top of page


Babel is a book that has been long awaited by me. I seriously could not wait to read it, so when I saw that my wish had been granted both literally and metaphorically by Netgalley and the publishers, I leaped with joy. So let’s get into it, shall we.

This book set in the 1800’s follows a young Chinese boy, who is removed and taken by a Professor from his home country of China. This Professor is Professor Lovell and he decides that he will take this young boy back to England. The young boy decides his name for himself in those moments and as such he becomes known as Robin Swift. Robin was saved, for lack of a better word, from the Cholera outbreak in which he lost all of his family by Professor Lovell who has now given him a second chance at life.

Once in England, Robin Swift is treated well by Professor Lovell though sometimes they disagree with each other. In exchange for his lodging however, Robin must study and hopefully attend Oxford’s Royal Institute of Translation. He must put in the work by learning multiple languages including keeping up his native language, Canton and English but now he must learn Latin and Greek in order to get in. This is the entire reason why Professor Lovell brought him to England and he must not fail.

Years pass and he is eventually accepted to Oxford and we are finally introduced to our namesake. Babel. Babel is what the Translation institute is known as and all of the students that study there are called Bablers. In Oxford, he starts to learn the art of translation along with his peers, many of whom are just like him, not from around here. But when he eventually meets a rebel group known as the Hermes Society he begins to question what he is doing and why he is really here in Oxford.

By meeting this rebel group, he realises that they have been brought over from other countries to maintain Britain’s empire so that they can trade with other big nations and as such needs foreigners to learn English as well as their native language. Babel runs on the knowledge that the students will eventually become these powerful translators that will help the nation and as such starts to prepare them to become that. Though Robin does enjoy his time at Babel, he is often met with racism because the outer world does not like him being where he is.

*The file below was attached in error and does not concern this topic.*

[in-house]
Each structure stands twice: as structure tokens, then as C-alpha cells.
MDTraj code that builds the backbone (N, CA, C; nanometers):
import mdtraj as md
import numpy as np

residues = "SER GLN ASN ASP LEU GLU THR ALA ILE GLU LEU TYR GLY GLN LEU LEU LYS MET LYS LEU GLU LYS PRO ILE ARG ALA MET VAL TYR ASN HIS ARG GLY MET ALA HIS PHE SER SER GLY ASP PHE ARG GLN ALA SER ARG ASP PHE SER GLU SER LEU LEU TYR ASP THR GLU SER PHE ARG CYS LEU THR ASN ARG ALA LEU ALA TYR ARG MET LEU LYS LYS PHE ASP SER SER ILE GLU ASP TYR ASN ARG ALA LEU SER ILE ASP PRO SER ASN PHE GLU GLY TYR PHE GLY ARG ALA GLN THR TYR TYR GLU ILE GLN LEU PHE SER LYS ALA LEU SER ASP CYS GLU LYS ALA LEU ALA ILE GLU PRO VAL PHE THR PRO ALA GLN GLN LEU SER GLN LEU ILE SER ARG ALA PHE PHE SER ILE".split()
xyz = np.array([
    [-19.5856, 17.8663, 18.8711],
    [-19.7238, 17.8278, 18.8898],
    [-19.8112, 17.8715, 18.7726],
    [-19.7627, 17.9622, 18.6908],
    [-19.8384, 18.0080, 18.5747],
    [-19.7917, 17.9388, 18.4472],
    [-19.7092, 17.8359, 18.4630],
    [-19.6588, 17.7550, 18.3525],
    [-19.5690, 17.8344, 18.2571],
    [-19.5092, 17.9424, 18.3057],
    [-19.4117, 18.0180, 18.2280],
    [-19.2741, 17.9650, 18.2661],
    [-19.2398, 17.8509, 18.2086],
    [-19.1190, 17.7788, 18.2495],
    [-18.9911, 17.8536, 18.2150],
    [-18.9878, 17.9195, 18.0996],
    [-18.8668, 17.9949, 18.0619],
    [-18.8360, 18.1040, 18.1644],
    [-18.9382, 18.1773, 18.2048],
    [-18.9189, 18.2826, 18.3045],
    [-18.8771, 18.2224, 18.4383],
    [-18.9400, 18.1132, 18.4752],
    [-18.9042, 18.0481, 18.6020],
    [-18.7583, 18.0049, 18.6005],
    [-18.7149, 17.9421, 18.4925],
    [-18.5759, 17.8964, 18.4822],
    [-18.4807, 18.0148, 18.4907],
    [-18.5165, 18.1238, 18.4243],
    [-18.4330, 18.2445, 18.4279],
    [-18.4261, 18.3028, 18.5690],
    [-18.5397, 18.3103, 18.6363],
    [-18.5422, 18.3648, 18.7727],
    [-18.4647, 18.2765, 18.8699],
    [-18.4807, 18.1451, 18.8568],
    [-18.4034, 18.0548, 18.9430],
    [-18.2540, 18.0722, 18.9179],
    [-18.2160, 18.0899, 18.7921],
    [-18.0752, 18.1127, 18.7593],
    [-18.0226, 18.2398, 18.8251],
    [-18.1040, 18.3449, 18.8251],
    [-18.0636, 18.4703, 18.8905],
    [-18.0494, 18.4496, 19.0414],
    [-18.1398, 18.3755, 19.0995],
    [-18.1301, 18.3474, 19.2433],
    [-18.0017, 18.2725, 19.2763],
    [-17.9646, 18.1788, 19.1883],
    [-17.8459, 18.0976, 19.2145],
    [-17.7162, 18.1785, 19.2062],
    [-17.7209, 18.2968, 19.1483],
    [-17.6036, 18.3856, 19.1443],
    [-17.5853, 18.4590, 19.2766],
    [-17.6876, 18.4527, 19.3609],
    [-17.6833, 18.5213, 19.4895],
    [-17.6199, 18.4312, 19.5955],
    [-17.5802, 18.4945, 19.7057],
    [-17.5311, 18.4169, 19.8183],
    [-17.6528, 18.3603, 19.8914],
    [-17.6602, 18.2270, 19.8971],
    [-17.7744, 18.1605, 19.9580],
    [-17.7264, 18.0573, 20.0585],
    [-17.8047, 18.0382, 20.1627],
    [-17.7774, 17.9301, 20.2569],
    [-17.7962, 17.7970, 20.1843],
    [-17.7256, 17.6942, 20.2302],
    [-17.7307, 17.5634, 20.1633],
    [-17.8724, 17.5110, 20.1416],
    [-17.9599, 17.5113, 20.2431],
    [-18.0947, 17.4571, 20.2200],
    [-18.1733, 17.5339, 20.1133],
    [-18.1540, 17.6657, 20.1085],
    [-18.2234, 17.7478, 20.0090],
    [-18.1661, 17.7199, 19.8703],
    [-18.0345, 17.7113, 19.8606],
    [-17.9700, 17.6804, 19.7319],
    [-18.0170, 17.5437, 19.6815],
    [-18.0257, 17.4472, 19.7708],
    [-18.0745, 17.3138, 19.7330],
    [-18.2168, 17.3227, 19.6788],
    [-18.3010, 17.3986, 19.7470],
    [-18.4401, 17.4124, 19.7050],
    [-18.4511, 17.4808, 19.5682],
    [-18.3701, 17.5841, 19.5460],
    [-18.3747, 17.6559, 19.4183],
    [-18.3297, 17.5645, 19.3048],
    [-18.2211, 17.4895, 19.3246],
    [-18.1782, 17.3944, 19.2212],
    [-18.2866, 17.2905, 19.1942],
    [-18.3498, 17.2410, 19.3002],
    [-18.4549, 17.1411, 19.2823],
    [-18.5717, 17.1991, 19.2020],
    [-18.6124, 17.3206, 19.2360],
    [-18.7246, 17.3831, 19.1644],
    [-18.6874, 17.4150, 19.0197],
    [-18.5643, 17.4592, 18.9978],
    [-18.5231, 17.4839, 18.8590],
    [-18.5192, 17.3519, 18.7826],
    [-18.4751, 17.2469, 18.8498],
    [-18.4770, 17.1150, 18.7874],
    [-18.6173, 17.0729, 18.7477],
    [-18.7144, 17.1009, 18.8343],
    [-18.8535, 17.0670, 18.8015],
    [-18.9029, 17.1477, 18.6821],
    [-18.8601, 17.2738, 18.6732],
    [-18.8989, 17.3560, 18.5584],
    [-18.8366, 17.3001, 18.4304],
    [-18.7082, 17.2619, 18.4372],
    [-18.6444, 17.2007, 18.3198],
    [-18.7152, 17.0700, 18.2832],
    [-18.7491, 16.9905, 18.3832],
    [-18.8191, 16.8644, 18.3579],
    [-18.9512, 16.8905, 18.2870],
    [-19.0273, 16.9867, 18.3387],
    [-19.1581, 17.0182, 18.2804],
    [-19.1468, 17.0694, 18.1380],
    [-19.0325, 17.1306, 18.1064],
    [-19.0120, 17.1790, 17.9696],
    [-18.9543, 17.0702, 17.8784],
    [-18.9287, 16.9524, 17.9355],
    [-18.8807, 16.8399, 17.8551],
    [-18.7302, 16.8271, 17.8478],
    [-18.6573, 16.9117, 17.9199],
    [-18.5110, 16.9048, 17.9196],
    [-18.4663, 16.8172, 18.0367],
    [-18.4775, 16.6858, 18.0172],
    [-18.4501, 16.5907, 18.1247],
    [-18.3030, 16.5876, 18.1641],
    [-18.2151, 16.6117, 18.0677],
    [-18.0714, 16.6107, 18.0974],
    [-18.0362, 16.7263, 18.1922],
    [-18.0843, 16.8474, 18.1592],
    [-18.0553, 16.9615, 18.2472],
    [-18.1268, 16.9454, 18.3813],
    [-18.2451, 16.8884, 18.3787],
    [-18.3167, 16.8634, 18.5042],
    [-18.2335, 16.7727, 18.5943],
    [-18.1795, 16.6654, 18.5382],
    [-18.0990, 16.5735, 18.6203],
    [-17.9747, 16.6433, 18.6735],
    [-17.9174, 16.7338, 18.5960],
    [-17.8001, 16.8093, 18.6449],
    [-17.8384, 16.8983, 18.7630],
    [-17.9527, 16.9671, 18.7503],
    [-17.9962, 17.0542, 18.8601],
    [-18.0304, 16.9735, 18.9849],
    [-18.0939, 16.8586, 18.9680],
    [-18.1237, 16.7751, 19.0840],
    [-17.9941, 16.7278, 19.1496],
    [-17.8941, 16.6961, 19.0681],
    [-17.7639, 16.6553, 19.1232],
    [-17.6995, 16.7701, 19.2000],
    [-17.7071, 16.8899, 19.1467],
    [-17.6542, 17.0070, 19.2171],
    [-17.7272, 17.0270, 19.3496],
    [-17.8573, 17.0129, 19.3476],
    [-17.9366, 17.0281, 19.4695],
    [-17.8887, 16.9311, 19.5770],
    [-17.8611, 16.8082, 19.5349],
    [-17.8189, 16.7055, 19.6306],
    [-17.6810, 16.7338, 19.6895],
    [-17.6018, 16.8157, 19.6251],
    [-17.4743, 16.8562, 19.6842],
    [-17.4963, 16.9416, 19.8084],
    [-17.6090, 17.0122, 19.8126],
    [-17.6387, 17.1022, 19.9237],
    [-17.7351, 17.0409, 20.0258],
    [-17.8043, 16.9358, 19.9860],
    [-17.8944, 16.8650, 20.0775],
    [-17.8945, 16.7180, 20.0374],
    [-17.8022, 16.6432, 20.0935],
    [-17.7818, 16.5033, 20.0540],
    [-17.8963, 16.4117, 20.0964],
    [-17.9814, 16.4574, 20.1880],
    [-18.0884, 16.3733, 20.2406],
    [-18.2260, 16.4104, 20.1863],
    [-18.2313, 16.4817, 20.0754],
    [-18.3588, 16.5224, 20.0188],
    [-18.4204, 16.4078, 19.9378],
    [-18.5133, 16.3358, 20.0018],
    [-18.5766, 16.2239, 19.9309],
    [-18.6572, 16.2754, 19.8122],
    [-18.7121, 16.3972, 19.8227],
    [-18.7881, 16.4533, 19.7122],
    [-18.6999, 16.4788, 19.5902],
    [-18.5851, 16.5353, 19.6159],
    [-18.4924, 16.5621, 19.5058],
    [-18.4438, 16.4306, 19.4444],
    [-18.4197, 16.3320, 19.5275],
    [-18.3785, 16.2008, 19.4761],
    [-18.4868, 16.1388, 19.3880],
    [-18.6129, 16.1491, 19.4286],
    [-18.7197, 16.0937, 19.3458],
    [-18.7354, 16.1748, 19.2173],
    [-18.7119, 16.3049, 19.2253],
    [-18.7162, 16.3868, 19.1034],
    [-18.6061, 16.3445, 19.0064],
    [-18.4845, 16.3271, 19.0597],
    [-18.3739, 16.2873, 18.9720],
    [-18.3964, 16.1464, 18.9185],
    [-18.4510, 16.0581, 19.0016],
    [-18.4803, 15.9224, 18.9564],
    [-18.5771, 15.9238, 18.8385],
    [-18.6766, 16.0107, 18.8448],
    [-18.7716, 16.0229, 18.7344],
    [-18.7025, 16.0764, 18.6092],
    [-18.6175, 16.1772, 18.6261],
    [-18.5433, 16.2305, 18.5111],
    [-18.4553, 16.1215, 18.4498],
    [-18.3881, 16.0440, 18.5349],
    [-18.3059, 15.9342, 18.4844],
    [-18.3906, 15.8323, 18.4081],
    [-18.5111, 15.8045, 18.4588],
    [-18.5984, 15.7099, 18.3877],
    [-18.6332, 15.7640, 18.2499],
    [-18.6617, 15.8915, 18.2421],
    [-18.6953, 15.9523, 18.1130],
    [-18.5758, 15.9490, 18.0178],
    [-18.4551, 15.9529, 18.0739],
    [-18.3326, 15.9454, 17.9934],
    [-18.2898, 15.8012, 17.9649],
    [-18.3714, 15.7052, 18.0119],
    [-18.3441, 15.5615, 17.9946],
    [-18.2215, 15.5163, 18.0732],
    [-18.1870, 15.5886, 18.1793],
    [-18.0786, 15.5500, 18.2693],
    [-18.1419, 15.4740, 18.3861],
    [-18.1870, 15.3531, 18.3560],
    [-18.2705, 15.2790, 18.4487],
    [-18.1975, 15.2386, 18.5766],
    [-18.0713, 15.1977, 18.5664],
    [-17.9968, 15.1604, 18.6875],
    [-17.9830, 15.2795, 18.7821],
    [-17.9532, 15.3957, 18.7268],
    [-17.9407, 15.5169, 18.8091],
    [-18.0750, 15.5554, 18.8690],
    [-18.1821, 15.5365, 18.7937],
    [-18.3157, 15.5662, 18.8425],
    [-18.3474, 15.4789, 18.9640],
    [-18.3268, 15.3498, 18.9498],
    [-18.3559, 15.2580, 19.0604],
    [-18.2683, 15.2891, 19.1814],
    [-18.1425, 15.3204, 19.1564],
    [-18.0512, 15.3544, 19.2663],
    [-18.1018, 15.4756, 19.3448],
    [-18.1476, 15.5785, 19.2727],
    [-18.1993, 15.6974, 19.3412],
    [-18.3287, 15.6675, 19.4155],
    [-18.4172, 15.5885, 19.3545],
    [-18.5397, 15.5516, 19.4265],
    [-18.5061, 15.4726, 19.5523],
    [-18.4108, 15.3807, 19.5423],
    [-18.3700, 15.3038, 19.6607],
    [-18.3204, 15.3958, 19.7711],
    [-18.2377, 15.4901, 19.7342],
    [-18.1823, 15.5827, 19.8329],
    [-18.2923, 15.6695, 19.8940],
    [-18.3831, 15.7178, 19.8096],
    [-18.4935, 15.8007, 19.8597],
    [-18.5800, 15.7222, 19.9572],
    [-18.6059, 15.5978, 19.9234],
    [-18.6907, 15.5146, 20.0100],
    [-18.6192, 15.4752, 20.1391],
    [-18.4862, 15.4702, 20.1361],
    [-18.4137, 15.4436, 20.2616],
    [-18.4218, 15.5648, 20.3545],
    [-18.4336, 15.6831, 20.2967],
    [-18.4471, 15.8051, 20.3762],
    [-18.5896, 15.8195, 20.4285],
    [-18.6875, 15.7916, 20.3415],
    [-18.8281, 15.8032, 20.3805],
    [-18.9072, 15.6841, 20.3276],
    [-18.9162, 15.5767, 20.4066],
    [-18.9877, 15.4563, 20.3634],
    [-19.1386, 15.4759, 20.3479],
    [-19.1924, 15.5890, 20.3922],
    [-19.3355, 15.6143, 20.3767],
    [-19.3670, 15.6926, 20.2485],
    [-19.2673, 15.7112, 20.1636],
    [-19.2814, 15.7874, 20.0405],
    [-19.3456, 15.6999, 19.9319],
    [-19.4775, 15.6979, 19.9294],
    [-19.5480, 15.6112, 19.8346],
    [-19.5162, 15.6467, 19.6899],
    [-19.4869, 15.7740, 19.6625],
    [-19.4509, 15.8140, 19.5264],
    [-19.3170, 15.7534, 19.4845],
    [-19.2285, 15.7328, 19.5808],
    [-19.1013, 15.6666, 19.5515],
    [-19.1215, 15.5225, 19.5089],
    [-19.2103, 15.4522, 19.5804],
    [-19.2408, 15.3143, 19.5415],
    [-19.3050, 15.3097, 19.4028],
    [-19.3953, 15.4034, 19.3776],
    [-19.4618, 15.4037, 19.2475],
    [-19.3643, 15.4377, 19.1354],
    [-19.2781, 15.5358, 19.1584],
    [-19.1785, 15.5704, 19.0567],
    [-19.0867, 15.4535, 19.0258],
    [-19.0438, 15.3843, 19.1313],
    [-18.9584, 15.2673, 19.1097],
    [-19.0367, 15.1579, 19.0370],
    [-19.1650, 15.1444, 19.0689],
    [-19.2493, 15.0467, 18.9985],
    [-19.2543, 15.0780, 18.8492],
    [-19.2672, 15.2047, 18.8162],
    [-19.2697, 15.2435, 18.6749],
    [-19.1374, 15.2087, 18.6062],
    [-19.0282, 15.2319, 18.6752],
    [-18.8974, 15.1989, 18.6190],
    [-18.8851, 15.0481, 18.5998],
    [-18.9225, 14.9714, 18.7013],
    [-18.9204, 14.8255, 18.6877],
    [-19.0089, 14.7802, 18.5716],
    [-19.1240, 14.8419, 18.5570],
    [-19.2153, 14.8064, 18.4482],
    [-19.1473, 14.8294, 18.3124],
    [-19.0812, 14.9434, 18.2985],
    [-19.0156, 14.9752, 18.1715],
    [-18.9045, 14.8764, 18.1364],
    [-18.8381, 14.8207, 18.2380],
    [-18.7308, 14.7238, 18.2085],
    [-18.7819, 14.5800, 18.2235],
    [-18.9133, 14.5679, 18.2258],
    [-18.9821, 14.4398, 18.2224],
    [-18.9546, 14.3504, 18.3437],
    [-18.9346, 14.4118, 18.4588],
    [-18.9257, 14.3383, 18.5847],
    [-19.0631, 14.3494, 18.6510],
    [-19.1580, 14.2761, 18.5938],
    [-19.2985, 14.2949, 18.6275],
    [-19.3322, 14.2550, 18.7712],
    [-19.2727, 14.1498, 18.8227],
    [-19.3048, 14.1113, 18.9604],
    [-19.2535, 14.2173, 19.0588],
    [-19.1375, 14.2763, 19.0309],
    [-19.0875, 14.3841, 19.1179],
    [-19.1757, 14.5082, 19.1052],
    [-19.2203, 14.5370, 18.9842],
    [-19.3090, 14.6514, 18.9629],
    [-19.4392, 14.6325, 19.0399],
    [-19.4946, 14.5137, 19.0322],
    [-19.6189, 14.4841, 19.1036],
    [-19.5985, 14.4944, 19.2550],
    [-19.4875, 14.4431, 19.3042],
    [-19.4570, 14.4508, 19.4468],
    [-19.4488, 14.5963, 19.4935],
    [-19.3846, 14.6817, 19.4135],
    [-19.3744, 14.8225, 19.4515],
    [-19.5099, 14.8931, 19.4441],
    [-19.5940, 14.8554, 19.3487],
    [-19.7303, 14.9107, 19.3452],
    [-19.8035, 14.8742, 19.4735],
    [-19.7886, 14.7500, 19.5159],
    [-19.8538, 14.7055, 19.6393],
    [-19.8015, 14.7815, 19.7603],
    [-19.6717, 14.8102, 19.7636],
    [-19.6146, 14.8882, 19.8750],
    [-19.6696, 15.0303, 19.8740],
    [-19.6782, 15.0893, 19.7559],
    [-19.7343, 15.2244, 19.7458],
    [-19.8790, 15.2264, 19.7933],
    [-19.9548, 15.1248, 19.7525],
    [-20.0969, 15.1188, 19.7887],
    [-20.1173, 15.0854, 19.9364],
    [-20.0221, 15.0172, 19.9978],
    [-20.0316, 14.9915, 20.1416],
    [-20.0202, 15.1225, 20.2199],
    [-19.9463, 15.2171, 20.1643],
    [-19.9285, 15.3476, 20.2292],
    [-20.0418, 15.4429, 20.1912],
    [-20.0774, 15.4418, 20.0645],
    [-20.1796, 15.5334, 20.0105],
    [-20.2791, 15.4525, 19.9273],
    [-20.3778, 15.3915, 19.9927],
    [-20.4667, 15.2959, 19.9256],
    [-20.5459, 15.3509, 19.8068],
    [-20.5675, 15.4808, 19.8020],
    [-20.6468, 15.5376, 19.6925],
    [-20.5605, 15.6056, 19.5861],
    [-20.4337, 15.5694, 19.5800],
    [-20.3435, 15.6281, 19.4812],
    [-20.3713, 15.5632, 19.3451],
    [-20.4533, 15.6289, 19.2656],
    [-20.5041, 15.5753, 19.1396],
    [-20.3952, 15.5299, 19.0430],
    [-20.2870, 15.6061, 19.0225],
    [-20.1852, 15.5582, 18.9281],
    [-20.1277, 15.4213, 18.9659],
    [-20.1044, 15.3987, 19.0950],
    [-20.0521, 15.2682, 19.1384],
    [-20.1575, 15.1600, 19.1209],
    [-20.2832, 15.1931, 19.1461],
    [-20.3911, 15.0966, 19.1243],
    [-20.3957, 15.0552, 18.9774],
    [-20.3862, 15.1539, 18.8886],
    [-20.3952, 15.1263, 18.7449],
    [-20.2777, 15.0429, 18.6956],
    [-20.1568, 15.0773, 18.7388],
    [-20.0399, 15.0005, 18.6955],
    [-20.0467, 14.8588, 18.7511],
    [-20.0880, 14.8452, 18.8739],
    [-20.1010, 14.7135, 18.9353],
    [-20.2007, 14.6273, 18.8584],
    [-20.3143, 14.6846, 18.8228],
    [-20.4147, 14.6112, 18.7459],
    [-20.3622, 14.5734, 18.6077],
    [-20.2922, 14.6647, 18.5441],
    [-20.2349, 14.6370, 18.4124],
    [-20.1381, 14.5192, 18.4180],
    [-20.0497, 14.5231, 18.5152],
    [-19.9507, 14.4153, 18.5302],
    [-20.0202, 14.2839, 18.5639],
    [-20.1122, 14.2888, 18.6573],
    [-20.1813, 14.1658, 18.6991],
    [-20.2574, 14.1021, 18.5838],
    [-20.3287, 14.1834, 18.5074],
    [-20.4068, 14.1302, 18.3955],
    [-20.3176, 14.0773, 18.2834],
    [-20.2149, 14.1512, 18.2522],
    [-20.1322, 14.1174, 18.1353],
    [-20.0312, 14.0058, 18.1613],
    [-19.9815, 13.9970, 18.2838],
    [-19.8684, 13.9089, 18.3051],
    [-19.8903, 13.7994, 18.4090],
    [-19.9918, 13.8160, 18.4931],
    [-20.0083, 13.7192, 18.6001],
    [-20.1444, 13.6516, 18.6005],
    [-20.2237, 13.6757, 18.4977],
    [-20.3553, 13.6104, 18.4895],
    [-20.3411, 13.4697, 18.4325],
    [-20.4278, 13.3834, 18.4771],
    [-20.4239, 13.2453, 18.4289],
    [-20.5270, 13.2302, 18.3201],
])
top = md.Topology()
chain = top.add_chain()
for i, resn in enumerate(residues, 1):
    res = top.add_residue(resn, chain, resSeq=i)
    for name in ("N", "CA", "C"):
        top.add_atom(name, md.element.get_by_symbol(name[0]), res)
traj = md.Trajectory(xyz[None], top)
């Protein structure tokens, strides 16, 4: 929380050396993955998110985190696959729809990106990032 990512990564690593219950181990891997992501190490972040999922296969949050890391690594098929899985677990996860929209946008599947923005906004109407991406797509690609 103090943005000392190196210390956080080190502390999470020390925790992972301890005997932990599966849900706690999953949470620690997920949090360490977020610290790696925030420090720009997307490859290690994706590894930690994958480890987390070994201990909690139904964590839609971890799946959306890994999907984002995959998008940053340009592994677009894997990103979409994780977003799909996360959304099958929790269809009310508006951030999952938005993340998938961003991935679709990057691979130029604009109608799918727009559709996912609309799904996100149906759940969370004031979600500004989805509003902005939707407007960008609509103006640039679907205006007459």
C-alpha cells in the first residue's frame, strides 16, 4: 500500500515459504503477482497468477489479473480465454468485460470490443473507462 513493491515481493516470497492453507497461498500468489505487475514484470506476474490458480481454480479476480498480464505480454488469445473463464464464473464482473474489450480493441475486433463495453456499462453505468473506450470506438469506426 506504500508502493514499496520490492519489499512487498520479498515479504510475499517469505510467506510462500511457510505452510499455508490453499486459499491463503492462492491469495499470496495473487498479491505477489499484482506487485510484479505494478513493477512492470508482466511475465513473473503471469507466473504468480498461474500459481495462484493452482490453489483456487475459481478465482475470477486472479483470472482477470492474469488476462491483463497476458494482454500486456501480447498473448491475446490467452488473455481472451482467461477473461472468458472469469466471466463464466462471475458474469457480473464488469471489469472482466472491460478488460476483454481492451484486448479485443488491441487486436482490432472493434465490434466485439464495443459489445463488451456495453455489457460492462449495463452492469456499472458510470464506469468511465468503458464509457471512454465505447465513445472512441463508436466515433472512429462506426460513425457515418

As more chaos ensues with the rebel group, the Hermes Society, Robin begins to help them on their mission to defund Britain and the Empire. All of the silver comes into the country by trading and that is the sole mission of Babel is to train translators so that the empire can trade. So the Hermes society primarily targets Babel because of this. As his studying continues, Robin begins to question the colonial machine that is known as the Empire and begins to form his own thoughts about what should occur rather than following the rules and opinions of others.

Babel is a dark academic book and as such follows the rules of the genre. This is something that I found pleasing because, this being my first Dark Academia read so I thoroughly enjoyed it. This book tackles hard topics such as racism, colonialism and gender and it did not beat around the bush with these topics. It hit them head on and was ready to talk about them. These characters realise that in order to make change, you have to actually be the change. That sounds really corny but it’s true. I actually went to the signing for Babel in London and one of the things that R.F Kuang talked about is the fact that violence may not be the answer for everything but it does help bring the other side to the table by shocking them.

I loved this book just as much as I loved the Poppy War series because I love them both in different ways. The Poppy War series is more sci-fi fantasy but since this is Dark Academia, it really got to me. R.F Kuang’s writing and the way she talks about language makes me truly believe that it is something that she is passionate about and has a true and deep love for it.

R.F Kuang was also a delight to meet and when I met her I talked about reading Babel on an E-reader, to which she apologised because obviously though this book is long, it was missing the key features that the physical book did not have, and that was the footnotes. The footnotes play a role throughout this book and even at one point, the footnote is the only thing in a chapter. So bless her heart for even saying that to me. It was something that I really did feel like I missed out on the e-arc version but even that little interaction made up for it.

I seriously loved this book. 5 out of 5 stars.


Recent Posts
bottom of page